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Horse meat crisis part 2 – what about internal communications?

by Victoria Tomlinson February, 21st 2013

The horse meat crisis has now been running for a month.  How time flies. 

Back in January, this blog looked at how Tesco had responded to the initial scare and what a crisis communications plan should look like.

A question from a client made me realise the blog didn’t address internal communications, which of course is as critical as dealing with the outside world.

Philip Clark1.       Who should communicate to employees in a crisis?

The most important thing in any crisis is to have clear leadership – internally as much as externally.  You need the chief executive to stand up and be counted, take responsibility, articulate what is happening and what plans there are.

But you also need to cascade information through the organisation, through managers.  So ideally each morning, the chief exec would have an early half hour meeting with his or her senior managers who would in turn brief their teams and so on. 

Philip Clarke, chief exec of Tesco, produced a video statement to tell customers and the public what was happening with the crisis.  It’s not bad.  Something like this daily on an intranet would be helpful for employees.

Briefings need to be two-way – employees should be feeding in issues, questions that they are being asked, giving their views.  These should be going back to senior management as much as communication the other way.

Of course, in an organisation which has a well-oiled internal briefing mechanism, this will be relatively easy to implement.  Where communications are pretty rubbish in good times, this will be much harder to implement in a crisis.

2.       Keep briefing – even if nothing new to say

Silence is never good in a crisis.  There may not be anything new to say, but you still need to say that.   In the Tesco case, you can give updates on when reports are due, let them know which products have been taken off the shelves, give them feedback about what customers are saying and doing.

3.       Be seen to do the right thing

Employees are grounded.  They know what the ‘man on the street’ is saying. They are a very good barometer and guide as to what you are doing, particularly if senior management’s corridors have become remote from the business and your customers.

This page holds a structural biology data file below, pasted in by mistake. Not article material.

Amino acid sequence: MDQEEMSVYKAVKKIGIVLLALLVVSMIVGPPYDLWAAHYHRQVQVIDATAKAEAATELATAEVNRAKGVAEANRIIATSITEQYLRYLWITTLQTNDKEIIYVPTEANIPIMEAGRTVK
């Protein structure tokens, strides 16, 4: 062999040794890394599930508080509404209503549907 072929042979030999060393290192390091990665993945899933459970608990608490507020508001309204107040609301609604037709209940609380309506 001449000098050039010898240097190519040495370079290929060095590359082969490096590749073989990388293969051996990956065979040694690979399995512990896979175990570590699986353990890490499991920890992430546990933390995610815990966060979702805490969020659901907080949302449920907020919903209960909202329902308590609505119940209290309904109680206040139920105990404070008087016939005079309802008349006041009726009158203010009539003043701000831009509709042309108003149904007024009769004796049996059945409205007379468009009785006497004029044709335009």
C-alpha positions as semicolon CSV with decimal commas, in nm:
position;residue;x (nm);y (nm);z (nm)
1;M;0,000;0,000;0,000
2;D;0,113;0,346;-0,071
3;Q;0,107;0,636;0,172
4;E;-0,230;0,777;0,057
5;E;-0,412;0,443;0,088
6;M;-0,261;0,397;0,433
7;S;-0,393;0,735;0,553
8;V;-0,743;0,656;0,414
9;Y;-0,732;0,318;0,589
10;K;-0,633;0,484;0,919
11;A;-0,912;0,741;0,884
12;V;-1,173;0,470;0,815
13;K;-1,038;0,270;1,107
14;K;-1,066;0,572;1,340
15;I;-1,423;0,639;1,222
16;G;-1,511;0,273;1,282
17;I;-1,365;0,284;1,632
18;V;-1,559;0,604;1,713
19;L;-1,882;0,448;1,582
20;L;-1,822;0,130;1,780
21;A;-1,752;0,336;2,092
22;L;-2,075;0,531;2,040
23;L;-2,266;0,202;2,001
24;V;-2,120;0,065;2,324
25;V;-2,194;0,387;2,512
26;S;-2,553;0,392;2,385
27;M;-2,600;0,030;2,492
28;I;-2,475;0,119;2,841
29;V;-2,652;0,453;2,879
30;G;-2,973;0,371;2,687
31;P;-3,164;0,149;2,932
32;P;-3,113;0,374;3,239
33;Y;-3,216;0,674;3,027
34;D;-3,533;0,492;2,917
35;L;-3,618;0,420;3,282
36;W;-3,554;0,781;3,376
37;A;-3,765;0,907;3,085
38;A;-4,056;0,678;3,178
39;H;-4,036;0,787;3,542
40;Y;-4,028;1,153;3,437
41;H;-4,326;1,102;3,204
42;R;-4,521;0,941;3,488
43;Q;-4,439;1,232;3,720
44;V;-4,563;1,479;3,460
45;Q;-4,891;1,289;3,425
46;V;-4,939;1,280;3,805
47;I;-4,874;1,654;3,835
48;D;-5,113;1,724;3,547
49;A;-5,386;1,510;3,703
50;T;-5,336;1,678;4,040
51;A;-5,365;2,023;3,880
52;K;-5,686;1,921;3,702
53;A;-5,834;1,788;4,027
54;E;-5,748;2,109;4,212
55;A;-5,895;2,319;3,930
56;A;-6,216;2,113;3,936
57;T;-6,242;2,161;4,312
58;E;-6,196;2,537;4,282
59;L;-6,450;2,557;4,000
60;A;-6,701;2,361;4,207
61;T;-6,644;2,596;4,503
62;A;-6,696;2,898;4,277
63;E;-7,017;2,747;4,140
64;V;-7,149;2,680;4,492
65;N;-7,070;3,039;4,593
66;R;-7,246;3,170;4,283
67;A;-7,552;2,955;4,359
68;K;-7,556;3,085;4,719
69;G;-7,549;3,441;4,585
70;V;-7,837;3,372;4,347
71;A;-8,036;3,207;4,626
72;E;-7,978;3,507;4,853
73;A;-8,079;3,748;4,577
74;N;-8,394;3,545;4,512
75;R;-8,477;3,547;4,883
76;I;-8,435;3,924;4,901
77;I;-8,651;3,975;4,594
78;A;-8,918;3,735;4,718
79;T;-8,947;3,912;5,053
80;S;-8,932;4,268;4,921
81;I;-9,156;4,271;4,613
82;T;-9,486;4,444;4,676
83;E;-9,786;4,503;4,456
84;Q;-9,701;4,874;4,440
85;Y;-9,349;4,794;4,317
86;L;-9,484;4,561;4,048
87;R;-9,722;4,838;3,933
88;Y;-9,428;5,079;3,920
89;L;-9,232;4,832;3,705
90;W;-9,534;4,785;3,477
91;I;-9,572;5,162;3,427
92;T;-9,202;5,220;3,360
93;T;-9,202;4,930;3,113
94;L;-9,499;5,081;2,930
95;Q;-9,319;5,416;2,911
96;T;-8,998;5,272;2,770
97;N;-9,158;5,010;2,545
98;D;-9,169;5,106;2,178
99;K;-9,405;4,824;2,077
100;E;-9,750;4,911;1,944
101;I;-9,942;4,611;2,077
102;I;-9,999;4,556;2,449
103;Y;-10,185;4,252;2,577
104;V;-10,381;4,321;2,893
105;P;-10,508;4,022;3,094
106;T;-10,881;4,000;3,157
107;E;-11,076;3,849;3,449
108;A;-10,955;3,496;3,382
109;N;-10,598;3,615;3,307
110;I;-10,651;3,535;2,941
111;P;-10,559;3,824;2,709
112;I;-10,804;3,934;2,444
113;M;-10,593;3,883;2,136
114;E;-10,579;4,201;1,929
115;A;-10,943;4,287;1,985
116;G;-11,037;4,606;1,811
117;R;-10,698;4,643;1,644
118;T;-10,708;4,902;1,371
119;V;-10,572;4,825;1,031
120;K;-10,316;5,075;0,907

Set up a small working group of employees who can help you to do the right thing – those with common sense and who have good judgement.

Bob-DiamondWhen the rest of the country was screaming for Bob Diamond at Barclays to leave, his employees will have known what was needed.  It was just the board that was so out of touch.

Every business has crises and employees understand that.  But they need to feel they work for a business that is doing the right thing.  That means

-          Accepting that something has gone wrong

-          Apologising

-          Putting it right at the company expense

And these days, it should be said – bosses not taking large bonuses when clearly they don’t deserve them.

4.       Crises can improve a company’s reputation

Handled well, a crisis can improve a company’s standing if they are seen to act quickly and responsibly.

That will also work internally and keep staff morale high, even through difficult times.

5.       Give employees a script

Part of the reason for frequent communication is not just to allay concerns but also to give employees the words and phrases when they are asked or challenged about the crisis.  That could be customers or family and friends in the pub.  Both are important.

6.       Learn the lessons

Once the crisis is over, learn the lessons and update plans for the future.

If the company was at fault in the crisis, make sure that promises to change and put right are delivered.

Morale can stay high if employees feel proud of their employer and feel they did the ‘right thing’.

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